However, we recognize that the Supreme Court's opinion in Giuliani v. Guiler, supra, set forth specific policy reasons for recognizing the claim. This Court should attempt to stay within those established parameters. The Supreme Court first noted the statutory policy of the Commonwealth to protect and care for children in a nurturing home. KRS 600.010. Clearly, this interest would not be served by extending a claim for loss of parental consortium to emancipated adult children. In addition, the Supreme Court also noted that KRS 411.135 recognizes the individuality of the child and the value to a family by providing parents a consortium claim for the loss of the love and affection of their minor child. Id., 951 S.W.2d at 319. In this case, there is no reciprocity interest because Kentucky statutes do not recognize a parent's claim for loss of consortium with their adult children.
Nevertheless, the appellants urge that recognition of their claim for loss of parental consortium is the next logical step from Giuliani v. Guiler. The appellants rely heavily upon Frank v. Superior Court, 150 Ariz. 228, 722 P.2d 955 (1986), in which Arizona recognized that parents may have a claim for loss of consortium arising out of negligent injury to or wrongful death of their adult children. The Arizona Supreme Court rejected as archaic the notion that consortium claims arise out of the common-law notion that parents are entitled to the pecuniary services of their child until the age of majority. Rather, the Arizona court reasoned:
It is irrelevant that parents are not entitled to the services of their adult children; they continue to enjoy a legitimate and protectible [sic] expectation of consortium beyond majority arising from the very bonds of the family relationship. Surely nature recoils from the suggestion that the society, companionship and love which compose filial consortium automatically fade upon emancipation; while common sense and experience teach that the elements of consortium can never be commanded against a child's will at any age. The filial relationship, admittedly intangible, is ill-defined by reference to the ages of the parties and ill-served by arbitrary age distinctions. Some filial relationships will be blessed with mutual caring and love from infancy through death while others will always be bereft of those qualities. Therefore, to suggest as a matter of law that compensable consortium begins at birth and ends at age eighteen is illogical and inconsistent with common sense and experience. Human relationships cannot and should not be so neatly boxed. “The law does not fly in the face of nature, but rather acts in harmony with it.” Harper v. Tipple, 21 Ariz. 41, 44, 184 P. 1005, 1006 (1919) (citation omitted).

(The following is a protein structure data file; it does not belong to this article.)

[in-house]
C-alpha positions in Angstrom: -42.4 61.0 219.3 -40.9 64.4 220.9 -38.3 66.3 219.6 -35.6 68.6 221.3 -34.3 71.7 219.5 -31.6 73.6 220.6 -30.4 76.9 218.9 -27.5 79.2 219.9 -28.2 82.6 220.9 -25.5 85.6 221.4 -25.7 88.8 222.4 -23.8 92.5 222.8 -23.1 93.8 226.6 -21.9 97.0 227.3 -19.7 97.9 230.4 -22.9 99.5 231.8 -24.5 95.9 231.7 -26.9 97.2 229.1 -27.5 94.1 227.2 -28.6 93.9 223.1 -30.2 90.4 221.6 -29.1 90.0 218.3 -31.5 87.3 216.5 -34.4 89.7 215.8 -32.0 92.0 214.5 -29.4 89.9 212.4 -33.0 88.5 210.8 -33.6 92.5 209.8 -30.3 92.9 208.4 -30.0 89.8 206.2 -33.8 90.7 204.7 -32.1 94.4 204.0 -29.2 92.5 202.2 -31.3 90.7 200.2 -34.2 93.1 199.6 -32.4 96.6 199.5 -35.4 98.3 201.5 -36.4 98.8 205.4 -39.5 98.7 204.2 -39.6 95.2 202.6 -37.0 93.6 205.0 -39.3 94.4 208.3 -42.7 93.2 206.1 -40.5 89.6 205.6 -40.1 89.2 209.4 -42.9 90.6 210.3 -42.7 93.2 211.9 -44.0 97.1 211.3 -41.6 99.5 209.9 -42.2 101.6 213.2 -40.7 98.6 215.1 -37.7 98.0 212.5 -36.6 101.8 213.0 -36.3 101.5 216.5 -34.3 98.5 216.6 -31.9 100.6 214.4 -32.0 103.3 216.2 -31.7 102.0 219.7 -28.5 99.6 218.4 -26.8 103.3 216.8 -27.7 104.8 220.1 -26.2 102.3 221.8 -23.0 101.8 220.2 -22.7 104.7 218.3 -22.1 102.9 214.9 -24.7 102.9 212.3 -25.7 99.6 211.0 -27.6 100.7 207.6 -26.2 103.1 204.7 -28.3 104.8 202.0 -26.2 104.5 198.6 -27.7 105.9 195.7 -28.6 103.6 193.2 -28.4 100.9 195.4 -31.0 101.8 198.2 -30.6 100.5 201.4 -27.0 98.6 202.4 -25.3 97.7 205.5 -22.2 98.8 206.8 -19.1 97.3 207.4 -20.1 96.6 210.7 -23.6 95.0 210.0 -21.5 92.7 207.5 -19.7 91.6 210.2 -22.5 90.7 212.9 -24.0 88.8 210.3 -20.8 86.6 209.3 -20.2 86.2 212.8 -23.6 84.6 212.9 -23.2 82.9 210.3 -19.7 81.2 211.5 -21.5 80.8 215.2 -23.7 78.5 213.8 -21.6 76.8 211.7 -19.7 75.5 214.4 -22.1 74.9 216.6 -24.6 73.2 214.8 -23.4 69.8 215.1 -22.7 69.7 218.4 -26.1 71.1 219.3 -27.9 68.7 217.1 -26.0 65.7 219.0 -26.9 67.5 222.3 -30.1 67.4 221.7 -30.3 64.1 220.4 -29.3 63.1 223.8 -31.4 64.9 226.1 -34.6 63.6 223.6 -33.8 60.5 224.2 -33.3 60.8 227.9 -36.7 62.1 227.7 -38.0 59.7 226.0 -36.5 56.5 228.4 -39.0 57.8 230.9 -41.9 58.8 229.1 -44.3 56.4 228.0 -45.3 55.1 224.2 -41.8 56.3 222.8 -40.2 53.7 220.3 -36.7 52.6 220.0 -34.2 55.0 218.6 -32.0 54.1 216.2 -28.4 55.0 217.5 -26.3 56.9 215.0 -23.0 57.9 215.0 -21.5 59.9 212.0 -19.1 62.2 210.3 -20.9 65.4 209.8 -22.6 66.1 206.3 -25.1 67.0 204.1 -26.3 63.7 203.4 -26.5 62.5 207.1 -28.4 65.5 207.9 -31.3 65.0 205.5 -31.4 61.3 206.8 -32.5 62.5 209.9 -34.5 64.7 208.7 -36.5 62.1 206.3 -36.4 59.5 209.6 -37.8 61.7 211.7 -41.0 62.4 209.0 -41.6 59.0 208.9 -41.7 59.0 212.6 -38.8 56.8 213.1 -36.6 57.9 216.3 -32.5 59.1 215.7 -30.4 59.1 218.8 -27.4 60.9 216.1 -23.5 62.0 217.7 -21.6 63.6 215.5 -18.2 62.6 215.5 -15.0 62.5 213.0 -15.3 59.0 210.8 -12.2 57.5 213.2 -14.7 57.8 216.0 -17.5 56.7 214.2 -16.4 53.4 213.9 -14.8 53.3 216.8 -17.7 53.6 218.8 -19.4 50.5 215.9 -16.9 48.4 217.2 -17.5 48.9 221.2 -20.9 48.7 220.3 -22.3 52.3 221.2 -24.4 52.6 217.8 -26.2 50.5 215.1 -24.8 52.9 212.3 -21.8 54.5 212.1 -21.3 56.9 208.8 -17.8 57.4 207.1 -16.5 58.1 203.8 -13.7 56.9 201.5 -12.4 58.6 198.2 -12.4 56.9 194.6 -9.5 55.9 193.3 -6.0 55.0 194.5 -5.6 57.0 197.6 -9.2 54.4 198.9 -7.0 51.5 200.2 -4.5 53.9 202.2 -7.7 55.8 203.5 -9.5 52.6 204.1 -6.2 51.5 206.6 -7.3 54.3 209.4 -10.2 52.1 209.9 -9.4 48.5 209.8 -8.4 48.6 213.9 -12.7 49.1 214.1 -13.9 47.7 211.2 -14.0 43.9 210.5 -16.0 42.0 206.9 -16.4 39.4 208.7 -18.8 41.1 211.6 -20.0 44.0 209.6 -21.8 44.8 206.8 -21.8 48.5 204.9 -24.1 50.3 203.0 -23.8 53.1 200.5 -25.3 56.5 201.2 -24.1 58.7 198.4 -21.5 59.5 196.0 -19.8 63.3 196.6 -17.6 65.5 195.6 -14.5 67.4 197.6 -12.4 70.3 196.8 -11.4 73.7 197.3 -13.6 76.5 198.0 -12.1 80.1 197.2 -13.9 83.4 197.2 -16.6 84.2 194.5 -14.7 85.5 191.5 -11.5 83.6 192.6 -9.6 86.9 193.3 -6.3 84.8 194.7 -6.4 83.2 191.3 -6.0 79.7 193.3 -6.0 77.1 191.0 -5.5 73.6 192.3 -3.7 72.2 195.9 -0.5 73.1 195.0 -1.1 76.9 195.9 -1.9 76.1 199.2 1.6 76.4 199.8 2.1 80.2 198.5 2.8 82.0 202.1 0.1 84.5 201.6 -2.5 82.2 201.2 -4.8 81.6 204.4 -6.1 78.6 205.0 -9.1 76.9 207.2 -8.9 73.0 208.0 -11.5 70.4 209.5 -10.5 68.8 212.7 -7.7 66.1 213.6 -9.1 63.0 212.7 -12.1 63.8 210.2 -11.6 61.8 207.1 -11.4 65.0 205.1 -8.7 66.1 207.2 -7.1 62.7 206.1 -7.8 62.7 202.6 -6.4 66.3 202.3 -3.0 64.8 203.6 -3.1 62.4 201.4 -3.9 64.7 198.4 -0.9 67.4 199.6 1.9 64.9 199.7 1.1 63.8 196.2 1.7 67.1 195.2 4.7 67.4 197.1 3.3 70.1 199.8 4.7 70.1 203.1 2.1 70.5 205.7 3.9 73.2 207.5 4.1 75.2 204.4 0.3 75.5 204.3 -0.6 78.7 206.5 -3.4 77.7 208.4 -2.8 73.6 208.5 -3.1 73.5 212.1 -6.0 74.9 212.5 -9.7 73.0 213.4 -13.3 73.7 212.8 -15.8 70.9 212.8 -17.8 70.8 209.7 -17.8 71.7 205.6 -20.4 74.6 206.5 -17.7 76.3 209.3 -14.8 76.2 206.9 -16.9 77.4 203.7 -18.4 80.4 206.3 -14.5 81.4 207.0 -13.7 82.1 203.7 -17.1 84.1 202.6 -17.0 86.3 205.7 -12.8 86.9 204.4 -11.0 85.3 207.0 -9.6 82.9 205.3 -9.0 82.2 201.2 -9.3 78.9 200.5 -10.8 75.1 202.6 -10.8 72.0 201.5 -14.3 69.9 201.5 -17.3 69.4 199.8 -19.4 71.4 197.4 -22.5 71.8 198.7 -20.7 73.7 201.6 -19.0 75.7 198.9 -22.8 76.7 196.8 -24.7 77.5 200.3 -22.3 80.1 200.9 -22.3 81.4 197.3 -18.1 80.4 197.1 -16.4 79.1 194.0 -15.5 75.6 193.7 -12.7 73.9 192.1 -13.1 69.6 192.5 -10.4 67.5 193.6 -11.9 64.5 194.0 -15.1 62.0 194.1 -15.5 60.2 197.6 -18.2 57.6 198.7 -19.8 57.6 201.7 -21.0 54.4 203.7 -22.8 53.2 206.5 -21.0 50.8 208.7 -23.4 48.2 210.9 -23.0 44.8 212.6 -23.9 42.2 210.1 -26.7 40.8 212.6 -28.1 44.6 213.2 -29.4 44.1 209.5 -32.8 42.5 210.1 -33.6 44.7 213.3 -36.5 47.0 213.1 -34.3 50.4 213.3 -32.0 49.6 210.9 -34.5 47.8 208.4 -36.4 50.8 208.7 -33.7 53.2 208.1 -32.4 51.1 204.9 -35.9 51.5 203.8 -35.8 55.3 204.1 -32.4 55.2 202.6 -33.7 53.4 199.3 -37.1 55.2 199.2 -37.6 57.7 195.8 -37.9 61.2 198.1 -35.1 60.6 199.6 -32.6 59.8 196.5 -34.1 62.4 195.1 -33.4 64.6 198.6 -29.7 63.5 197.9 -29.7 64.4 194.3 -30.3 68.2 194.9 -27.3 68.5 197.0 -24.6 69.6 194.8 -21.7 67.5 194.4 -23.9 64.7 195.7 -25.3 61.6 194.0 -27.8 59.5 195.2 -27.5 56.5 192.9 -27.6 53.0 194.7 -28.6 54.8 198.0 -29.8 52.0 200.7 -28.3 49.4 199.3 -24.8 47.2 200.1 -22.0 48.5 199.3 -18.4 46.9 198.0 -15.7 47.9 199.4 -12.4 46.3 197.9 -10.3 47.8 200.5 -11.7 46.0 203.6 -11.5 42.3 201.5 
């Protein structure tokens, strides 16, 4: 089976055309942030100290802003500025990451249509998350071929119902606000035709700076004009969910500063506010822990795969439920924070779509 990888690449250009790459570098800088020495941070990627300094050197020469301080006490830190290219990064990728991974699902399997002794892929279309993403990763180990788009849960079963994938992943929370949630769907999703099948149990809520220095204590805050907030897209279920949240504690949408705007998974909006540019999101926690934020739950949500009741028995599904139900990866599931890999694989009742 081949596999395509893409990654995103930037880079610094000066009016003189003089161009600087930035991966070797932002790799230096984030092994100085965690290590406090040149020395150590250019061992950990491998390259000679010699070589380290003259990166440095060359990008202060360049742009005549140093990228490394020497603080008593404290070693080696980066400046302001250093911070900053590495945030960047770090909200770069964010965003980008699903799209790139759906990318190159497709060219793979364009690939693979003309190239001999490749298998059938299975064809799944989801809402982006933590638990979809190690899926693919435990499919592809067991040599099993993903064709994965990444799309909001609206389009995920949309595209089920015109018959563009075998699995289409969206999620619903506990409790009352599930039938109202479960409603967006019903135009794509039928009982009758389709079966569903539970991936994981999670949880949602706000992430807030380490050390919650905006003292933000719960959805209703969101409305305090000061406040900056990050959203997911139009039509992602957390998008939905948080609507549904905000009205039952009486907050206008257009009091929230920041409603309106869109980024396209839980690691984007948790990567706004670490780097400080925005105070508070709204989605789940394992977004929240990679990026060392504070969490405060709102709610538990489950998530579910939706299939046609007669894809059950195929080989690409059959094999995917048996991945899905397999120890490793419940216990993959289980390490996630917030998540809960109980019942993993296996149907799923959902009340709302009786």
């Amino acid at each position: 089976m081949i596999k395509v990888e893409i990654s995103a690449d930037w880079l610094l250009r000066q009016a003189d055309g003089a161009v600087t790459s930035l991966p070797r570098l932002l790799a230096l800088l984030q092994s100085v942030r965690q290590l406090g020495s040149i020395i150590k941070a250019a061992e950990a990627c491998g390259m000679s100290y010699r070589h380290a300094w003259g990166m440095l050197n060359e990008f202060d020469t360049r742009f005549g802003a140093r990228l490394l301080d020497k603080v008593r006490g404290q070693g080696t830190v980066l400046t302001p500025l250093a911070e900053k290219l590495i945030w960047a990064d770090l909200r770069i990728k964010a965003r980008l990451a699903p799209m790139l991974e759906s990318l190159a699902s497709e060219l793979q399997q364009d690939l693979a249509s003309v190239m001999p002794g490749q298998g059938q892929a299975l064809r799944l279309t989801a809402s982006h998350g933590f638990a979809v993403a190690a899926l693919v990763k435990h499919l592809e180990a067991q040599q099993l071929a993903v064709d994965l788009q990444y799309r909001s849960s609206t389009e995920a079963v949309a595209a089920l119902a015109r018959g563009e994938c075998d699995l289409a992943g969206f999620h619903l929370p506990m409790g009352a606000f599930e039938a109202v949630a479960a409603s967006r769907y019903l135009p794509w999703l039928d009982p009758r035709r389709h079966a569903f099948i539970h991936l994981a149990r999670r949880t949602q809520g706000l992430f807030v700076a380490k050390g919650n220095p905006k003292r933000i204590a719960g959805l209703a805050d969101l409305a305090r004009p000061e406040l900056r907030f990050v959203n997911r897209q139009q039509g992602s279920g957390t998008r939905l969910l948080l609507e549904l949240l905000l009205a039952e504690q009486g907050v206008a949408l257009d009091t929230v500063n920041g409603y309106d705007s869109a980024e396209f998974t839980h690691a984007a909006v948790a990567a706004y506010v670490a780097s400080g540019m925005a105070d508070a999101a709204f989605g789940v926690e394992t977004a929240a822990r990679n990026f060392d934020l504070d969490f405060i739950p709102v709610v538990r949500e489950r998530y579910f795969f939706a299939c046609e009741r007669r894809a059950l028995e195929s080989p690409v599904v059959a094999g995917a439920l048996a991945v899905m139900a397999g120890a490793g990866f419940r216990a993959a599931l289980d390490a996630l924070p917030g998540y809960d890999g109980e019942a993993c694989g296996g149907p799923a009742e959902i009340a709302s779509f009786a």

Frank, 722 P.2d at 960.
However, the Arizona Supreme Court also went on to discuss that Arizona's wrongful death statute does not distinguish between minor and adult children. Id. Similarly, several states which recognize either that a parent has a cause of action for loss of an adult child's consortium or that an adult child has a cause of action for loss of his or her parent's consortium do so based in part upon specific statutory authorization. Some other states recognizing the claim do so based upon the absence of any statutory limitation of the consortium claims to minors.2 As previously noted KRS 411.135 explicitly provides:
In a wrongful death action in which the decedent was a minor child, the surviving parent, or parents, may recover for loss of affection and companionship that would have been derived from such child during its minority, in addition to all other elements of the damage usually recoverable in a wrongful death action.
In contrast to the holdings in Arizona and other states, the Supreme Court of Wisconsin noted that a minor is one whose relationship is most likely to be severely affected by a negligent injury to a parent. Theama v. City of Kenosha, 117 Wis.2d 508, 344 N.W.2d 513 (1984):
Furthermore, while an adult is capable of seeking out new relationships in an attempt to fill in the void of his or her loss, a child may be virtually helpless in seeking out a new adult companion. Therefore, compensation through the courts may be the child's only method of reducing his or her deprivation of the parent's society and companionship. See, [Note, The Child's Right to Sue for Loss of a Parent's Love, Care and Companionship Caused by Tortious Injury to the Parent, 56 B.U.L.Rev. 722, 742 (1976)].
Id. at 516, 344 N.W.2d at 516.